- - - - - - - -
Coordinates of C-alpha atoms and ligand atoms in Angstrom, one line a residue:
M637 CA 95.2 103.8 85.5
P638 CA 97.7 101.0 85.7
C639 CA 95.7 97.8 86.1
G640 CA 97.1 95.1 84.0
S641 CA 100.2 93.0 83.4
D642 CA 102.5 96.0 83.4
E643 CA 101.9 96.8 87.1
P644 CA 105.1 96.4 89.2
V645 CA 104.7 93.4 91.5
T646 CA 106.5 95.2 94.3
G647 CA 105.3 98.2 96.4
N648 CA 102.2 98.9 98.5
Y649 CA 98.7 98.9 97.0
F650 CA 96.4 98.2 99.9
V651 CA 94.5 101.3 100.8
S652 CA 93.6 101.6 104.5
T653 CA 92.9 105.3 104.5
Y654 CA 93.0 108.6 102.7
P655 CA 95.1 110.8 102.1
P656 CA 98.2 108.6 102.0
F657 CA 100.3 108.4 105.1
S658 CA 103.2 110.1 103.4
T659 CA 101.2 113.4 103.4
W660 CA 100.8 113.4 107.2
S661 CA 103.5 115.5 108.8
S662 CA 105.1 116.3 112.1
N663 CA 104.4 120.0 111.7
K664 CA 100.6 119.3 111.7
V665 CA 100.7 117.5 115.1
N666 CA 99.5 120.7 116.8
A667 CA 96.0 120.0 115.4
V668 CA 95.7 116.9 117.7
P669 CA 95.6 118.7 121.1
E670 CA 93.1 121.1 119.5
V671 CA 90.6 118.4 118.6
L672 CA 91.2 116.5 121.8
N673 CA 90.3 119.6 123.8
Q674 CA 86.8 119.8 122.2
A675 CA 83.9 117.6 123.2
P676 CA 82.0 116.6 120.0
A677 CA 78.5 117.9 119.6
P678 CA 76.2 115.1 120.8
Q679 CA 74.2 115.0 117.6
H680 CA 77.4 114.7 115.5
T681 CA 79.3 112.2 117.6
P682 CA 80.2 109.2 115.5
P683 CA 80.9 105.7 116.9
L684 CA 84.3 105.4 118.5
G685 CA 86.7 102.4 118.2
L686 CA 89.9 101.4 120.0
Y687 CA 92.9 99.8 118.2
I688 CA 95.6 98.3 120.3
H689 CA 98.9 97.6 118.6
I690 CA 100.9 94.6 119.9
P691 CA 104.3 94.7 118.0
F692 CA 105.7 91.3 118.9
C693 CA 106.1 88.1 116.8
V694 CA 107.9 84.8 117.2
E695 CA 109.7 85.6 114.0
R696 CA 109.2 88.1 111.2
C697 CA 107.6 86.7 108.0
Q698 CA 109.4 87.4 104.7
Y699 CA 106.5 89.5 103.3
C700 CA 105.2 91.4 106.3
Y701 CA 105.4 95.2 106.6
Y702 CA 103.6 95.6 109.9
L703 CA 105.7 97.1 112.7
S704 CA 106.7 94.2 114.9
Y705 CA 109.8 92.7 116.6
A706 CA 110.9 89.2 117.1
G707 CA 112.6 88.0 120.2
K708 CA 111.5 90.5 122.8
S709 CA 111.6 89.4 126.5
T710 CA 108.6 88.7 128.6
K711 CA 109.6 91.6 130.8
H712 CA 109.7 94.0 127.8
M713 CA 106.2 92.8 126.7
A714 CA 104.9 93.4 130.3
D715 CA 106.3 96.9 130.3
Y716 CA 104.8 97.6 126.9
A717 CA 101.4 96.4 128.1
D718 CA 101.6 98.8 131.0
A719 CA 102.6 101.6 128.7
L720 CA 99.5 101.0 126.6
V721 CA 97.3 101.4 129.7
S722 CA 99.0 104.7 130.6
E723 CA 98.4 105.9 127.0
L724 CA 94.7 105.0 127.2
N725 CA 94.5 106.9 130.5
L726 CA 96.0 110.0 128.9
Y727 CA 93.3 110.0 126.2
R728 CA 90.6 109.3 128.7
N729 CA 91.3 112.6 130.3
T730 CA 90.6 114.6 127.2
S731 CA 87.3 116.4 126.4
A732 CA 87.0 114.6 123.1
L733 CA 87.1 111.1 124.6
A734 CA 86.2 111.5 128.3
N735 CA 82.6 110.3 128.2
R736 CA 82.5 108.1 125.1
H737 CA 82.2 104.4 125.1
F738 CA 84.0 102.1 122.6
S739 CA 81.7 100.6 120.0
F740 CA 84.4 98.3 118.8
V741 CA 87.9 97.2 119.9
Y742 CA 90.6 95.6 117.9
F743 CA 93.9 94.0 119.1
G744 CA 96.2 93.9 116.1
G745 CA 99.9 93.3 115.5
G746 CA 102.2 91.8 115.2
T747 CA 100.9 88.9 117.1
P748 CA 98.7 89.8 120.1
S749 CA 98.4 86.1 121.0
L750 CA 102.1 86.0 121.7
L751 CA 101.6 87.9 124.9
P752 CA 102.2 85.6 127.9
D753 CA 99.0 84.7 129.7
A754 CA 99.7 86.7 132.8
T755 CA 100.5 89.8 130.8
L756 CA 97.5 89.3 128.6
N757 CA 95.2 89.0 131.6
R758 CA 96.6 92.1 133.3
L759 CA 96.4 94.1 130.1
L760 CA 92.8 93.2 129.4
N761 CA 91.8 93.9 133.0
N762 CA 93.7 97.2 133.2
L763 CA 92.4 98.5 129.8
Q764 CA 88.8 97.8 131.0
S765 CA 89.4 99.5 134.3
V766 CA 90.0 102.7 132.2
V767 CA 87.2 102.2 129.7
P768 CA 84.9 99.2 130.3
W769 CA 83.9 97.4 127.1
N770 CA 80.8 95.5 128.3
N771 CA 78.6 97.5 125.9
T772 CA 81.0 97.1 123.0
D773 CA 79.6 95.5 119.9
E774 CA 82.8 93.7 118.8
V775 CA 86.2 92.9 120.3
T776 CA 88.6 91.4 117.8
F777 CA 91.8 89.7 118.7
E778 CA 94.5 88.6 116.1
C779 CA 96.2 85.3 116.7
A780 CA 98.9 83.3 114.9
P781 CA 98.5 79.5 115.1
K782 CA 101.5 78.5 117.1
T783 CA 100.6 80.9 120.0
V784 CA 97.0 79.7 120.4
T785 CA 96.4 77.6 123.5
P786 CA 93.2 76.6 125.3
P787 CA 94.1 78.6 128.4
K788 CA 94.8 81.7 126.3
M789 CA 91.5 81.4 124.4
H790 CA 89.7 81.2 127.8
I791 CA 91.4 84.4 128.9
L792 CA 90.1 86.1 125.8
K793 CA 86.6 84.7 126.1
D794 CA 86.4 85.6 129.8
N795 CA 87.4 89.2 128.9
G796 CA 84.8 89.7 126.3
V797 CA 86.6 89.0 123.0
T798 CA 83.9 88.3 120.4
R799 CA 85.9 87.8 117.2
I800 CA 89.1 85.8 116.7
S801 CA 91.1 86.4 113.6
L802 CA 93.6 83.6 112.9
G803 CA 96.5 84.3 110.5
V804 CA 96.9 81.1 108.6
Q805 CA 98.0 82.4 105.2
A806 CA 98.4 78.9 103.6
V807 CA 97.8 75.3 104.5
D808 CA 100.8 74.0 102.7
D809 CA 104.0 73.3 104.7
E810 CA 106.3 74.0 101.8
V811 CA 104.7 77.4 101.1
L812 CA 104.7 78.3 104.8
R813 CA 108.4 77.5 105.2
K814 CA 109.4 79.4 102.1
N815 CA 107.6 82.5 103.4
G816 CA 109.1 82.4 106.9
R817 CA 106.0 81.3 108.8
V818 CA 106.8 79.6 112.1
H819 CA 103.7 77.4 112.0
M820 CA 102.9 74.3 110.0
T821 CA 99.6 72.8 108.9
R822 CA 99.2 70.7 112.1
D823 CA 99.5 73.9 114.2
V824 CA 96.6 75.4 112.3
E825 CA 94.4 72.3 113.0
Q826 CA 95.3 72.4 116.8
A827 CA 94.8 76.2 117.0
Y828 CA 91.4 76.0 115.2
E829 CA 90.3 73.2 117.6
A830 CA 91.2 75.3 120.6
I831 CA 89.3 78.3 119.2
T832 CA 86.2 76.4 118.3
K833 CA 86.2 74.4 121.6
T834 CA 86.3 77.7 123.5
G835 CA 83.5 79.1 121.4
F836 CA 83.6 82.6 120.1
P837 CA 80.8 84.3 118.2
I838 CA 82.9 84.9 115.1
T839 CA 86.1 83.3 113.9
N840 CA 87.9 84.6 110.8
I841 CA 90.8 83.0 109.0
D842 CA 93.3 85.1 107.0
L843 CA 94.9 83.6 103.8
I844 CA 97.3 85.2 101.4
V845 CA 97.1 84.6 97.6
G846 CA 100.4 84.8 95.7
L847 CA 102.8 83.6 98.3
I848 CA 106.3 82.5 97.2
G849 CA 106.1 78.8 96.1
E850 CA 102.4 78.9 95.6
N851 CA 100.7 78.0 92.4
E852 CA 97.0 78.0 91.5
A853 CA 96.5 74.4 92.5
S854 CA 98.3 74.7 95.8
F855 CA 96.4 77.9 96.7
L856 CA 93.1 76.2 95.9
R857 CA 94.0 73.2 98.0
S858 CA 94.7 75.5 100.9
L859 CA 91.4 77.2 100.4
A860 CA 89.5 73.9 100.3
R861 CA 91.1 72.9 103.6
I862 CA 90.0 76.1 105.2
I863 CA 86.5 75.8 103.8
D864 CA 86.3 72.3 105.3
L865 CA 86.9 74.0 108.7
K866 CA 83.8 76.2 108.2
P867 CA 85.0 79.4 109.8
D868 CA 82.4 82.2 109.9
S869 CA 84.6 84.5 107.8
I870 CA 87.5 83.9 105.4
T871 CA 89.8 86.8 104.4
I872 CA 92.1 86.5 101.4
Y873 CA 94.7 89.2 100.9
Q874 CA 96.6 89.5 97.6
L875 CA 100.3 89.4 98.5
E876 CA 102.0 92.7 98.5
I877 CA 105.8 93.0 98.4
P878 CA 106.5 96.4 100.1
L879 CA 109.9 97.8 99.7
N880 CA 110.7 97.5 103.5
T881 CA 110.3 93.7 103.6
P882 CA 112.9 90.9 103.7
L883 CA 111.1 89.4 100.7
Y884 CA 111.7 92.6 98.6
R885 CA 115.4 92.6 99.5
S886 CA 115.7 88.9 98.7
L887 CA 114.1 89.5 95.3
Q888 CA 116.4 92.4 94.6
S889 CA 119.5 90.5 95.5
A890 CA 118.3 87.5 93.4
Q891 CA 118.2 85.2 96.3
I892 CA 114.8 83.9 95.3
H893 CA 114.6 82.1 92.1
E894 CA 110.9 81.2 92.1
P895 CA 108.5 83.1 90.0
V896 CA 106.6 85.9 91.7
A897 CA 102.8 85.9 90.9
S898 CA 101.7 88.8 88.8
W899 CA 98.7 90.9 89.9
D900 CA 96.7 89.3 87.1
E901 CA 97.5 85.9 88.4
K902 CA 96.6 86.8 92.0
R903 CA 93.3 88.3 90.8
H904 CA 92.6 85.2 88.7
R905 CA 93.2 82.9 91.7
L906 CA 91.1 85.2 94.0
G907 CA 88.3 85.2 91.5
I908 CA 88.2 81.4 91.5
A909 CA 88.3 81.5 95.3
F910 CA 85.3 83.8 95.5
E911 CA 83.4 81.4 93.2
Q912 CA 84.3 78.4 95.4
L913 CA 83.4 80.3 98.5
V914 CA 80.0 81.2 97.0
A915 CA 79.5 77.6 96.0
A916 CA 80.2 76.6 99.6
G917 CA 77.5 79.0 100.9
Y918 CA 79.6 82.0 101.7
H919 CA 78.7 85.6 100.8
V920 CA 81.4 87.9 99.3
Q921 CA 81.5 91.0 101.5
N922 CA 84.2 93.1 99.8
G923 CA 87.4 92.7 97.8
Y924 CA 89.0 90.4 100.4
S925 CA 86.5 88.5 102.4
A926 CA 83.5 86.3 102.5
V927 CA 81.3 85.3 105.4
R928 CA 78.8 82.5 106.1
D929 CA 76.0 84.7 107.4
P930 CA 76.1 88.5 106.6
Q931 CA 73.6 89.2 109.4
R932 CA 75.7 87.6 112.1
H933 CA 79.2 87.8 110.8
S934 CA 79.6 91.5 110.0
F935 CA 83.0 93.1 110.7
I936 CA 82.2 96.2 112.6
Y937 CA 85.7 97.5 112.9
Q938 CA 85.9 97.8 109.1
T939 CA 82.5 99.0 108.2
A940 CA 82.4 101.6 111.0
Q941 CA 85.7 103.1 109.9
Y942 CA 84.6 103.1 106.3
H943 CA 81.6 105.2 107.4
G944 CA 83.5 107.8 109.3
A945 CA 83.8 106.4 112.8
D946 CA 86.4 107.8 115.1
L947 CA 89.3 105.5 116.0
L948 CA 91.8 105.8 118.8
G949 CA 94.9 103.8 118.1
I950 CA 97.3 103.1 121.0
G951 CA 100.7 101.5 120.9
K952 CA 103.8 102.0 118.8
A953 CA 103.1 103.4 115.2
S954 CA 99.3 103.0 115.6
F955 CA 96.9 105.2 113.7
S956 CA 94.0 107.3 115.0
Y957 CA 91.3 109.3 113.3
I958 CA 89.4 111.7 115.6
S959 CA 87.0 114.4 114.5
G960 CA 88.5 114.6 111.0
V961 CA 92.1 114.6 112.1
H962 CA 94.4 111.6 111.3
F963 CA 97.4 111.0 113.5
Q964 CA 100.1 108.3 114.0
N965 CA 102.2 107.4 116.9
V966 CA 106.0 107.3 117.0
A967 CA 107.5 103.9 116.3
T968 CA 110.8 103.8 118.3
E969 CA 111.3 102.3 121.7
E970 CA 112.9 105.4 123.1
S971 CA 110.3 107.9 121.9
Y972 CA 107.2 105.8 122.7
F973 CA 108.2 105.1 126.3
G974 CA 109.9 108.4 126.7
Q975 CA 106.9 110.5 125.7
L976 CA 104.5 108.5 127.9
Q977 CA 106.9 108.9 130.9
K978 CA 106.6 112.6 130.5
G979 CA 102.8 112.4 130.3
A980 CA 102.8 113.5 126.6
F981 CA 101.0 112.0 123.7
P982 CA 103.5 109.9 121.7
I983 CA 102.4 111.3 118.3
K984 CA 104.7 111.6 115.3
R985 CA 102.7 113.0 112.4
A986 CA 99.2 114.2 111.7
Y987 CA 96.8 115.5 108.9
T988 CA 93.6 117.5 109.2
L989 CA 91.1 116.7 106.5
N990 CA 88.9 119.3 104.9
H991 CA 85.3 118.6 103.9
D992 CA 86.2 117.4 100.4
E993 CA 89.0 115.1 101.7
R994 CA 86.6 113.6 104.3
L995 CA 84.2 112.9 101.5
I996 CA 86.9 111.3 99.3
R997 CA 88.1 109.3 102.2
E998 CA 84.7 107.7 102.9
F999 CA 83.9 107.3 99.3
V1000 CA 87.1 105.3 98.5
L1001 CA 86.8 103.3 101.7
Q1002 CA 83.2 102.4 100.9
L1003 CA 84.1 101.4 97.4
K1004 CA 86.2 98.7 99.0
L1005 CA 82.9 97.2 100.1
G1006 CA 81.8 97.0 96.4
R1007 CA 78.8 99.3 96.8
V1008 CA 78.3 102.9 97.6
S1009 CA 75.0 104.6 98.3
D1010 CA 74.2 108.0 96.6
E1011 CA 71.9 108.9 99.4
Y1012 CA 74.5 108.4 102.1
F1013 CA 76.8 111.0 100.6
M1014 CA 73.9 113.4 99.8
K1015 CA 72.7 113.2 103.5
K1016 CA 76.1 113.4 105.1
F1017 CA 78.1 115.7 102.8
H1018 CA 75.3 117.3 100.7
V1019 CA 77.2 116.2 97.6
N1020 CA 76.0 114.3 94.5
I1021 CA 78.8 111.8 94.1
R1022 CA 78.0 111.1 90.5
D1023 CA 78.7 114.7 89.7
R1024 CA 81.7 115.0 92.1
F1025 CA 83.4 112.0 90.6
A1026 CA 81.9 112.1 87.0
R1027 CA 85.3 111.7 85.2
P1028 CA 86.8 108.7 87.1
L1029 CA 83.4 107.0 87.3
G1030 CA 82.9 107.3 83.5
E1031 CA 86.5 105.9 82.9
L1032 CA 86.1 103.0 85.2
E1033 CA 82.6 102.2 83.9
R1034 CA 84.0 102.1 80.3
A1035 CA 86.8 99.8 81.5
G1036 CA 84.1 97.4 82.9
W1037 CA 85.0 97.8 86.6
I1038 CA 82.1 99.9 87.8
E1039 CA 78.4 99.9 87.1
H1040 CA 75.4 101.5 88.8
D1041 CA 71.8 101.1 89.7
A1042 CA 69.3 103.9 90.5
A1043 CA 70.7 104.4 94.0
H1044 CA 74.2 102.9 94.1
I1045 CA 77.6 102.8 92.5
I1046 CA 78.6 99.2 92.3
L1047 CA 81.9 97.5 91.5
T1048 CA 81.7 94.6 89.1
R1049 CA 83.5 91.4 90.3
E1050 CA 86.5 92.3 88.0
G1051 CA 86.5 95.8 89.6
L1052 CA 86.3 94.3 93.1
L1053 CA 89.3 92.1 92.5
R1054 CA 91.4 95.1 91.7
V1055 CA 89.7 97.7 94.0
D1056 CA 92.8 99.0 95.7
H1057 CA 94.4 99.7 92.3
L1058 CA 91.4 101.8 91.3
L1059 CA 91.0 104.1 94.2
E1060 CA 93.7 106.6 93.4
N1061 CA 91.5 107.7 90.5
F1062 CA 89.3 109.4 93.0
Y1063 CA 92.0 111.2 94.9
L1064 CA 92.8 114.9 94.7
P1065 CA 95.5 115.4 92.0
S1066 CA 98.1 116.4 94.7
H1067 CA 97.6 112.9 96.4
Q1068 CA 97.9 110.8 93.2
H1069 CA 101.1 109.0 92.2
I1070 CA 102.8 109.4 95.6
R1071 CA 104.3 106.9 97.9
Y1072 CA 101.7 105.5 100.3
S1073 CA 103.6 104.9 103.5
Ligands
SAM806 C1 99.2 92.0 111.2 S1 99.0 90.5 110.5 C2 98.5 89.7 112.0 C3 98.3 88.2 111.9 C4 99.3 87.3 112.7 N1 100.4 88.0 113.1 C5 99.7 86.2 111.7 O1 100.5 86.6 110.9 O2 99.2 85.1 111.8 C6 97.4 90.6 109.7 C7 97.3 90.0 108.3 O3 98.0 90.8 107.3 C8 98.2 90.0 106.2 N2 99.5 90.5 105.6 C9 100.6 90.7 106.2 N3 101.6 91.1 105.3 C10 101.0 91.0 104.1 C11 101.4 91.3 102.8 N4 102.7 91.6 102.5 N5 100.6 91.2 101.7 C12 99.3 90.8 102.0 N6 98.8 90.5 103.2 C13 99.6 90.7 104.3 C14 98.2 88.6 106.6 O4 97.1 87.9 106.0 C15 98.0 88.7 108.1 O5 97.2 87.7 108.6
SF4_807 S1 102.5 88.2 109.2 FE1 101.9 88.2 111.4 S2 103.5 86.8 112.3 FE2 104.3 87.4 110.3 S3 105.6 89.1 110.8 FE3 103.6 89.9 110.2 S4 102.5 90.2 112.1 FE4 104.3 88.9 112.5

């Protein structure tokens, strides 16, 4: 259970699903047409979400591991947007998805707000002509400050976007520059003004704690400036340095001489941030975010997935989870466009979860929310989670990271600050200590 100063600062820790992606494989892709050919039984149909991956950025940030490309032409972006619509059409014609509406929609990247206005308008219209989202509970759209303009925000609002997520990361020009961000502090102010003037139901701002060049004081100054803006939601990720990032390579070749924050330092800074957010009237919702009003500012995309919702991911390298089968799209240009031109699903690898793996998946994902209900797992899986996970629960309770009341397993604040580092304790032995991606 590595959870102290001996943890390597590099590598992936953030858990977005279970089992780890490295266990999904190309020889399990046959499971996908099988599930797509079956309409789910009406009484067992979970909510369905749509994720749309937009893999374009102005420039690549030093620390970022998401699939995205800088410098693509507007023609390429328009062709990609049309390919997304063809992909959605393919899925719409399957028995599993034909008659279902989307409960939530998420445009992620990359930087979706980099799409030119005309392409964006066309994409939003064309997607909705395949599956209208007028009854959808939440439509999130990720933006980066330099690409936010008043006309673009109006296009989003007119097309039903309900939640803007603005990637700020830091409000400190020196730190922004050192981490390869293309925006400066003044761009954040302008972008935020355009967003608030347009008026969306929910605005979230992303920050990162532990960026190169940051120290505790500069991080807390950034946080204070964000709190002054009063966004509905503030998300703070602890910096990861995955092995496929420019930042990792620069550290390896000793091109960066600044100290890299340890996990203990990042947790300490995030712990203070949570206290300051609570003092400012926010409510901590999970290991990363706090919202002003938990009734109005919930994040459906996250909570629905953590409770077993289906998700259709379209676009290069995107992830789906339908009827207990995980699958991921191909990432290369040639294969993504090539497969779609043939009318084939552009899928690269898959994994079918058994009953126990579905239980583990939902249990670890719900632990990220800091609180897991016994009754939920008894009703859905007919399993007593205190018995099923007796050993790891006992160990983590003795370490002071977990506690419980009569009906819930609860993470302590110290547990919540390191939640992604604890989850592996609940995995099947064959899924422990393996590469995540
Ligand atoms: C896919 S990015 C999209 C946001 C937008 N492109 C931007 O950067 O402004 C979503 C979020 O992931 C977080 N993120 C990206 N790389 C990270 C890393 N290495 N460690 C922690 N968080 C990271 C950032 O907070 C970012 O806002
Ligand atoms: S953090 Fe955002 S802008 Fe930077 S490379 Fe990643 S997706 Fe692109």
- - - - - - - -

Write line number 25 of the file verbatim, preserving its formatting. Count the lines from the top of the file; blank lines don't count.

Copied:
W660 CA 100.8 113.4 107.2